Arendt writes: “Even in the darkest of times we have the right to expect some illumination, and that such illumination may well come less from theories and concepts than from the uncertain, flickering, and often weak light that some men and women, in their lives and their works, will kindle under almost all circumstances and shed over the time span that was given them on earth… Eyes so used to darkness as ours will hardly be able to tell whether their light was the light of a candle or that of a blazing sun.

“Humanity manifests itself in such brotherhood most frequently in ‘dark times.’ This kind of humanity actually becomes inevitable when the times become so extremely dark for certain groups of people that it is no longer up to them, their insight or choice, to withdraw from the world. Humanity in the form of fraternity invariably appears historically among persecuted peoples and enslaved groups… This kind of humanity is the great privilege of pariah peoples; it is the advantage that the pariahs of this world always and in all circumstances can have over others.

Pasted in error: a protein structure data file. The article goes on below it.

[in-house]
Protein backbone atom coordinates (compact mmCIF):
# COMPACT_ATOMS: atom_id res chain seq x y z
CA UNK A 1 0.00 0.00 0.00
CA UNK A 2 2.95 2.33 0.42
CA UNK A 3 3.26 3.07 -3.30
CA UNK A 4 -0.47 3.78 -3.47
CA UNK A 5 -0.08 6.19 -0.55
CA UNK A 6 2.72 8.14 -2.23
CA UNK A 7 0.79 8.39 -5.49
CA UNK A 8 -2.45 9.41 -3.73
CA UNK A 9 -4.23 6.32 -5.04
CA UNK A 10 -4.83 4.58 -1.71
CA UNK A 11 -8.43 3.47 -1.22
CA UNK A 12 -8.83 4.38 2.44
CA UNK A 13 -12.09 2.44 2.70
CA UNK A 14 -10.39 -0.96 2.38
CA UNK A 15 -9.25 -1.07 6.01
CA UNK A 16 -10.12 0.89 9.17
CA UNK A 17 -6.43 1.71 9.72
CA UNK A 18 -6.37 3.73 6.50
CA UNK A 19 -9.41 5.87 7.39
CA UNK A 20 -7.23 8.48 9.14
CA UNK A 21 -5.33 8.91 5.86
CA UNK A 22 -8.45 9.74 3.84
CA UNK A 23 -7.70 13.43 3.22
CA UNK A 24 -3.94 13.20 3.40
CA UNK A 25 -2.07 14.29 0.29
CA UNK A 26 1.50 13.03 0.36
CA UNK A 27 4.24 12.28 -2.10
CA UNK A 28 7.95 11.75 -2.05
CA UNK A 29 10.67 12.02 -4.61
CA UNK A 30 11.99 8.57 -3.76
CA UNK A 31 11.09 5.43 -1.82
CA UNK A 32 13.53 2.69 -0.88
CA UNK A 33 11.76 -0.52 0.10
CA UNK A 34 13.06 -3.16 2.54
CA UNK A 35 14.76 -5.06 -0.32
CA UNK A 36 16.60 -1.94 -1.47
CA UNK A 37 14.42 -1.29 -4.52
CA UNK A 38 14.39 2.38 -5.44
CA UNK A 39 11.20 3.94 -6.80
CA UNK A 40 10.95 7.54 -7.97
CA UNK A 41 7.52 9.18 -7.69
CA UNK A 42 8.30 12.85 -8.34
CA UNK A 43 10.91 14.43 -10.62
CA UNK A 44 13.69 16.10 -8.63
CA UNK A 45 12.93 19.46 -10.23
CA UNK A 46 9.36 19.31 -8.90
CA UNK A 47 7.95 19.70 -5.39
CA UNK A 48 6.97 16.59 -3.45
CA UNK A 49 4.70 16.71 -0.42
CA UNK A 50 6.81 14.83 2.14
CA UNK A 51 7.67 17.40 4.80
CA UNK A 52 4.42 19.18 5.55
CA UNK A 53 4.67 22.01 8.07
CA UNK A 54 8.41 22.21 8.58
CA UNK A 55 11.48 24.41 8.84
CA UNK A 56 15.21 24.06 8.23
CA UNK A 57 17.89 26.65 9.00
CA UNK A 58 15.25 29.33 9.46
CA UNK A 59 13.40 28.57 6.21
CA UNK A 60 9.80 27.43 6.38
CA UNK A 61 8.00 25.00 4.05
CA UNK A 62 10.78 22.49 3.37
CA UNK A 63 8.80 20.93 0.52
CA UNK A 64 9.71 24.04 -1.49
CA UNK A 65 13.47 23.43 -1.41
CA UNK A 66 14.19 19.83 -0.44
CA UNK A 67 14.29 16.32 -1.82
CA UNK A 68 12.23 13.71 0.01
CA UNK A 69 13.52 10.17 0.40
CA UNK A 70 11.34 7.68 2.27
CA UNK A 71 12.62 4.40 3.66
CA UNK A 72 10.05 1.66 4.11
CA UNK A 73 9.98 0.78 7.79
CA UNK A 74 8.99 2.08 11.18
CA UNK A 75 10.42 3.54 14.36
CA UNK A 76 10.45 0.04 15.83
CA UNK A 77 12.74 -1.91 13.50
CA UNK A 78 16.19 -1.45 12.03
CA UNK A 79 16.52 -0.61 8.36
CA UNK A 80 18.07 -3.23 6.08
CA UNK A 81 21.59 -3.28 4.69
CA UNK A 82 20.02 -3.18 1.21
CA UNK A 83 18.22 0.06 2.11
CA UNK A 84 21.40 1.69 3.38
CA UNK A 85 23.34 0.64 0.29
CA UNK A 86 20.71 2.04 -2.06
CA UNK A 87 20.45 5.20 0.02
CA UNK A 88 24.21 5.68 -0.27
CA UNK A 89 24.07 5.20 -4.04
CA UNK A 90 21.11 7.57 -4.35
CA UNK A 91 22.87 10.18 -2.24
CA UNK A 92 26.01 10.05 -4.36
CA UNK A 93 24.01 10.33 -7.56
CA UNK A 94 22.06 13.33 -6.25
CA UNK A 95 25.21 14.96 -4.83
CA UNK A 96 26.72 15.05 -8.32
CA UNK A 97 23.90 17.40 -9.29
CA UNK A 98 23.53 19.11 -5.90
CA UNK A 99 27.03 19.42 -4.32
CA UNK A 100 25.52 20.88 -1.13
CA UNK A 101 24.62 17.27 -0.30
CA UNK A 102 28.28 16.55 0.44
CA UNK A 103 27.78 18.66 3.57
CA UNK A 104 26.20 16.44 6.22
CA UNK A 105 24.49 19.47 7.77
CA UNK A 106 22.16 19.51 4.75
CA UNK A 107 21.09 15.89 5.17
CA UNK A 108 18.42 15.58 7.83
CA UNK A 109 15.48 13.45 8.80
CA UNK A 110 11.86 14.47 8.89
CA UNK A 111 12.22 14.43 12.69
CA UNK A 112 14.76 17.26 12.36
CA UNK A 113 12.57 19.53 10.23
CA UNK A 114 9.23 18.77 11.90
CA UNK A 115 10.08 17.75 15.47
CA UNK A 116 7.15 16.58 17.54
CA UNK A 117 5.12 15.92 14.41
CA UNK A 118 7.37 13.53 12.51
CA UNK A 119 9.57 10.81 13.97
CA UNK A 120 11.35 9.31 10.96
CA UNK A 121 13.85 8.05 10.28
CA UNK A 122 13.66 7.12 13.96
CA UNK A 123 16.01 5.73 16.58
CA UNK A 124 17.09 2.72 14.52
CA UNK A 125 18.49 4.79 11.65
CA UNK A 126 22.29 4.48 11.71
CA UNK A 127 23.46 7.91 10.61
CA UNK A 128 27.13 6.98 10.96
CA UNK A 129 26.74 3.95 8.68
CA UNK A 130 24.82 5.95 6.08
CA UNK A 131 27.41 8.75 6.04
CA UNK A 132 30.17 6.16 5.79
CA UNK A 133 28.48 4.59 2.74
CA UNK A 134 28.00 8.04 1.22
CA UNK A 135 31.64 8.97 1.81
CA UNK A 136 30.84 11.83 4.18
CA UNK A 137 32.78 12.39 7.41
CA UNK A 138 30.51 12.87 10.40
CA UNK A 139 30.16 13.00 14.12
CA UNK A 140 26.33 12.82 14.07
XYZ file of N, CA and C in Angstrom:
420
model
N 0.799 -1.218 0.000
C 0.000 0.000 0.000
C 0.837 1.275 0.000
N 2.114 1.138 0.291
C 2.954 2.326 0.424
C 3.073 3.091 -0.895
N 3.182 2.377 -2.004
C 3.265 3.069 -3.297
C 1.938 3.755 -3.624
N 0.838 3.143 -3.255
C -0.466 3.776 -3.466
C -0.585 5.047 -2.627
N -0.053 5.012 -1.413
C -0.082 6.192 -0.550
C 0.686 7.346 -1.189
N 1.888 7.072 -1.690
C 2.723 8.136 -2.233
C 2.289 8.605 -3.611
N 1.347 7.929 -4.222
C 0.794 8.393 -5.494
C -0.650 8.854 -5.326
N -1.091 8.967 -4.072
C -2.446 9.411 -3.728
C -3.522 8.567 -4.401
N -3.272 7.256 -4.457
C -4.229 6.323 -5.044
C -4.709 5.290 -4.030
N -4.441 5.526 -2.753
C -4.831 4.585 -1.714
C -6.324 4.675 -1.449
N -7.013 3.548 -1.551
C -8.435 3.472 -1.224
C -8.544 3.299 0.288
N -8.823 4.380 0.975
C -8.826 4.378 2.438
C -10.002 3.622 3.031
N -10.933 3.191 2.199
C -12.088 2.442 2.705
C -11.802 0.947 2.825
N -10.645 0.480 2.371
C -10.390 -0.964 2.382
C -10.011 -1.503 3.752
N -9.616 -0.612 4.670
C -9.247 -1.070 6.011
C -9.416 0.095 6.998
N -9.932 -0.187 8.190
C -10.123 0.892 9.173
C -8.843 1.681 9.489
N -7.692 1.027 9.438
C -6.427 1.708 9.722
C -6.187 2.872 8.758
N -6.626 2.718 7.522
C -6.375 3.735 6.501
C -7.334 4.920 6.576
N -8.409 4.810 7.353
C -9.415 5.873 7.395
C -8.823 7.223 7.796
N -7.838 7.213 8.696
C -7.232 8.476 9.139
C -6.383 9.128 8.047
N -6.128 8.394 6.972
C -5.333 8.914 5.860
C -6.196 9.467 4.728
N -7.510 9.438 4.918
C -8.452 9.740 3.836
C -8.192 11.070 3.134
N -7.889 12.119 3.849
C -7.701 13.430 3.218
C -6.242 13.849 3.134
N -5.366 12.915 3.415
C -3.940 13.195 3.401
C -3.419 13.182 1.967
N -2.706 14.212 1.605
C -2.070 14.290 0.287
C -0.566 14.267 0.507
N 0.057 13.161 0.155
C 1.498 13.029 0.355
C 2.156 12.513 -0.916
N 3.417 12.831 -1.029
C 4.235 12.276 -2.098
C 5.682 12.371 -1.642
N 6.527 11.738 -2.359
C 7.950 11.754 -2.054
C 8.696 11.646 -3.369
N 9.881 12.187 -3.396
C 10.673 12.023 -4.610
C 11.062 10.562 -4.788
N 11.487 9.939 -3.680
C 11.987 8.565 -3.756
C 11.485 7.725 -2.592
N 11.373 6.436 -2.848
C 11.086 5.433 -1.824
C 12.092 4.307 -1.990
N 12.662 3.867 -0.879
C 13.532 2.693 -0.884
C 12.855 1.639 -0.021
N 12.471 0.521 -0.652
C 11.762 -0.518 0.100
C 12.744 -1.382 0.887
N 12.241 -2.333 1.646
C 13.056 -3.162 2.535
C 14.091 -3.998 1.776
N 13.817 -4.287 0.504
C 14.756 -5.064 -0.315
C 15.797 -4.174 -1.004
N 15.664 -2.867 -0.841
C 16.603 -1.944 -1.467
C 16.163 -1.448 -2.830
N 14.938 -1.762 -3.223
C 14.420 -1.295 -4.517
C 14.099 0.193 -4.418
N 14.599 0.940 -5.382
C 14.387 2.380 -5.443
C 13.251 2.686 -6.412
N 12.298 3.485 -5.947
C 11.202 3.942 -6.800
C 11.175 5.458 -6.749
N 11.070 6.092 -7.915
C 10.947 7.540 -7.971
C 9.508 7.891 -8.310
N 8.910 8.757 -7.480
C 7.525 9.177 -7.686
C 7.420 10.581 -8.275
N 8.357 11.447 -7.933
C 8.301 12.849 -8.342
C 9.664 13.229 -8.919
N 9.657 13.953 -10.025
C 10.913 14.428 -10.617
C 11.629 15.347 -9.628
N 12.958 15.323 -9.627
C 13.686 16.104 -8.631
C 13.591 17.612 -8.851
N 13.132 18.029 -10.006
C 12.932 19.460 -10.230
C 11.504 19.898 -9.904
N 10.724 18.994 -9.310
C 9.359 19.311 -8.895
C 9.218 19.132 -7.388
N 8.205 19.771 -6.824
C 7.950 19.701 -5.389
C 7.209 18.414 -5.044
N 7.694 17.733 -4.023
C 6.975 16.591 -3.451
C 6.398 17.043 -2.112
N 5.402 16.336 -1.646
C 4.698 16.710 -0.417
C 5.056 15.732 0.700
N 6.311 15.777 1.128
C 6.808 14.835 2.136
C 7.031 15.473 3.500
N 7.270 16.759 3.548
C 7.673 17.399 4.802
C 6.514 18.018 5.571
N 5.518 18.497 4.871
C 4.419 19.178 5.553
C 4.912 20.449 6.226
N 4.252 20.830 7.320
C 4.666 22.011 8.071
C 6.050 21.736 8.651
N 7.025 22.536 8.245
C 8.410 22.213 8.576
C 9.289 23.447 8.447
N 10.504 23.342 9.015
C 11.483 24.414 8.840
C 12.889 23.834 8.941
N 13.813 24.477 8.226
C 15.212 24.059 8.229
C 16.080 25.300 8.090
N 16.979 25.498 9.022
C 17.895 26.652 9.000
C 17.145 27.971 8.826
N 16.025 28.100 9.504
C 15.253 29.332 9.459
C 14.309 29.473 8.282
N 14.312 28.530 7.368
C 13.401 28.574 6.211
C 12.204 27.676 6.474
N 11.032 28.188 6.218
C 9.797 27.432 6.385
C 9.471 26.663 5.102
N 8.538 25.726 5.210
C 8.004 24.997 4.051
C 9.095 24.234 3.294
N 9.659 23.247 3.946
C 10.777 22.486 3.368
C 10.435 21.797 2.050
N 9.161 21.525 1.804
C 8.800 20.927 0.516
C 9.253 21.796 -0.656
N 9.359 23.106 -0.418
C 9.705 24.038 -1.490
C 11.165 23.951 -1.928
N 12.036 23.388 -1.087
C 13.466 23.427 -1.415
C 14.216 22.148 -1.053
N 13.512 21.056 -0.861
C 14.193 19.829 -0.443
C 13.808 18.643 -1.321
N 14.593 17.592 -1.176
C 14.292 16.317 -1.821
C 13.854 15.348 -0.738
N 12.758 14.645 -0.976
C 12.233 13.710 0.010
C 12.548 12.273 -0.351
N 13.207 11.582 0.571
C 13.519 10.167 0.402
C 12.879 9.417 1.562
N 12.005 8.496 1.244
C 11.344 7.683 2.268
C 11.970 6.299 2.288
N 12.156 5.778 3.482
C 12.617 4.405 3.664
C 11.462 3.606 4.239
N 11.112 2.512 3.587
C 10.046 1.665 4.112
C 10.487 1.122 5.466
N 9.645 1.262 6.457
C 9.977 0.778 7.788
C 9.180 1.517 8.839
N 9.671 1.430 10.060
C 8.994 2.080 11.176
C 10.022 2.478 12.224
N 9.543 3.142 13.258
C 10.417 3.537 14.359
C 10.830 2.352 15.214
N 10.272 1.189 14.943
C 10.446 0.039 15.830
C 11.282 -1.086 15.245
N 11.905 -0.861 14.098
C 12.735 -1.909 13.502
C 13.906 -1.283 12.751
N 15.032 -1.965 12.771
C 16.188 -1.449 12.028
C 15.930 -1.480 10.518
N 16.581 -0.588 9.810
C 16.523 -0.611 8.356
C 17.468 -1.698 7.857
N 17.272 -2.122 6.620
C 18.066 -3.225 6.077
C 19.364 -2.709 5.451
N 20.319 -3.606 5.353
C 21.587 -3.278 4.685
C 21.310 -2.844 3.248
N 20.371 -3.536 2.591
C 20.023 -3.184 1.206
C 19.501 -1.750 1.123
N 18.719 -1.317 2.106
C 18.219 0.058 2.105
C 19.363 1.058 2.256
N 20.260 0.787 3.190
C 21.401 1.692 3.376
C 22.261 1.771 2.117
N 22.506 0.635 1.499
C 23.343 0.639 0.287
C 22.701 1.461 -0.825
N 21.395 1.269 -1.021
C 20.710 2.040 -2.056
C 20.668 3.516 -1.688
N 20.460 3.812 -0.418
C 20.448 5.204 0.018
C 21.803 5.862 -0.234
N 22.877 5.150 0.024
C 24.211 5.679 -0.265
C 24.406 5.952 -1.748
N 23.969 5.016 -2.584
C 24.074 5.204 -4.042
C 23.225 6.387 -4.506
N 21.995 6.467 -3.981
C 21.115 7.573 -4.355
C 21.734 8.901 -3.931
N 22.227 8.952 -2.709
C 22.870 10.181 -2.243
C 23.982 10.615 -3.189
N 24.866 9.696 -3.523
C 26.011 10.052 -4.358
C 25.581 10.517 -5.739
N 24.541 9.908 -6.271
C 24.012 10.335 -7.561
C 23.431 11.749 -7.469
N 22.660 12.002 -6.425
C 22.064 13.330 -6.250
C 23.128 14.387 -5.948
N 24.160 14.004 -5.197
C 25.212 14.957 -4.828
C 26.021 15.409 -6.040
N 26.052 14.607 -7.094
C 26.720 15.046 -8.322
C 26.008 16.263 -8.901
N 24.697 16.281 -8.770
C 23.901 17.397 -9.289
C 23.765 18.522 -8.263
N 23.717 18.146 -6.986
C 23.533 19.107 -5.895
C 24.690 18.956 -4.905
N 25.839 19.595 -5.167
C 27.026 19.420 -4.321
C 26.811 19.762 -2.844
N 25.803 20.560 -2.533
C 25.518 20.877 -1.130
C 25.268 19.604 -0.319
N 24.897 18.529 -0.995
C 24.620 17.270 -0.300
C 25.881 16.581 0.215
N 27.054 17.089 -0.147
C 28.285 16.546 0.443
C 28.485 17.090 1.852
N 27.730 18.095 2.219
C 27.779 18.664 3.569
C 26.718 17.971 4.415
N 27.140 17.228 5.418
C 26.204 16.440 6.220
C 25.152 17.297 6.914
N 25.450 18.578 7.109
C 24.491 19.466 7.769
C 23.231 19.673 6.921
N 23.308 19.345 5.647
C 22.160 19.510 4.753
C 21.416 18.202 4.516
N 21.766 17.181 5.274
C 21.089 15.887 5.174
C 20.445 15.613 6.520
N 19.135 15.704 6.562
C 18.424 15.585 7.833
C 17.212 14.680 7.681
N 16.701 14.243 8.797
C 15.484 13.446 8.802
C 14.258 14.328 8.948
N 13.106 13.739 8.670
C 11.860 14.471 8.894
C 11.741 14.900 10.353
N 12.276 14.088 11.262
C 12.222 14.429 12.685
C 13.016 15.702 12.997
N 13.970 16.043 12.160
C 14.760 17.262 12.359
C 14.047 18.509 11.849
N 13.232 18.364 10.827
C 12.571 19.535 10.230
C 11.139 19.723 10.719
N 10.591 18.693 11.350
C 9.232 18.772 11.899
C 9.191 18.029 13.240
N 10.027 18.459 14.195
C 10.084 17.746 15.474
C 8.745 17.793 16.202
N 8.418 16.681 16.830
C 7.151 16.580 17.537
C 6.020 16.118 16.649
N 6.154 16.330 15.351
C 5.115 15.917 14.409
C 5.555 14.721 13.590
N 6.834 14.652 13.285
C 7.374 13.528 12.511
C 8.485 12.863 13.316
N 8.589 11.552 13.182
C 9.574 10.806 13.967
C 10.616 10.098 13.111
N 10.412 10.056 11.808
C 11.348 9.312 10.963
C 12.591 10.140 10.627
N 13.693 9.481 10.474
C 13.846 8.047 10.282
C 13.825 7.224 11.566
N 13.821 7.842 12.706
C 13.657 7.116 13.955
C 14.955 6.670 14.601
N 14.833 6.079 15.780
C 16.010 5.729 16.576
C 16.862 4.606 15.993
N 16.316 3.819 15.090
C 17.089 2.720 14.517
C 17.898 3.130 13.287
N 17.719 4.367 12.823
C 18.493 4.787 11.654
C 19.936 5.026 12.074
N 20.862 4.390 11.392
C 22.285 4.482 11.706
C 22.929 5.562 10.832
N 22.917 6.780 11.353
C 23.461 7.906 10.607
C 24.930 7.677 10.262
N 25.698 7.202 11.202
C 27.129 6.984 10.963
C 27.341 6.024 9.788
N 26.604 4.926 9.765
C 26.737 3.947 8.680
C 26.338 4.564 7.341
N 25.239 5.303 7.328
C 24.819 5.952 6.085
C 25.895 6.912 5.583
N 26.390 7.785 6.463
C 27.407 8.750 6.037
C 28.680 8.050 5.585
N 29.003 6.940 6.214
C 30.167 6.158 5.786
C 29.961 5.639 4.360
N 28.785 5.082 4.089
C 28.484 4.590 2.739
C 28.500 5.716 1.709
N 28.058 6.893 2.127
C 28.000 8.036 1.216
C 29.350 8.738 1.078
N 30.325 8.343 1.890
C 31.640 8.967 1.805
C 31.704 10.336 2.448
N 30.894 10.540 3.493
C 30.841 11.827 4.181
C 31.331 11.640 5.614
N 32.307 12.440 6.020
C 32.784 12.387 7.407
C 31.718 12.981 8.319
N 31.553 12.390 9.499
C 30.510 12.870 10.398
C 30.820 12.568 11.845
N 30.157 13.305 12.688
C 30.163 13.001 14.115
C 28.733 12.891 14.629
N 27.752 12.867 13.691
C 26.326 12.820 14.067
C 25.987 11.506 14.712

Hanna Arendt concludes her Preface to The Origins of Totalitarianism thus:

Antisemitism (not merely the hatred of Jews), imperialism (not merely conquest), totalitarianism (not merely dictatorship) – one after the other, one more brutally than the other, have demonstrated that human dignity needs a new guarantee which can be found only in a new political principle, in a new law on earth, whose validity this time must comprehend the whole of humanity while its power must remain strictly limited, rooted in and controlled by newly defined territorial entities.

We can no longer afford to take that which was good in the past and simply call it our heritage, to discard the bad and simply think of it as a dead load which by itself time will bury in oblivion.

The subterranean stream of Western history has finally come to the surface and usurped the dignity of our tradition. This is the reality in which we live. And this is why all efforts to escape from the grimness of the present into nostalgia for a still intact past, or into the anticipated oblivion of a better future, are vain.


Images of Hannah Arendt sourced by Maria Popova. Feature Image courtesy of Princeton University.

The Full Text of The Origins of Totalitarianism can be downloaded from here in Multiple Formats.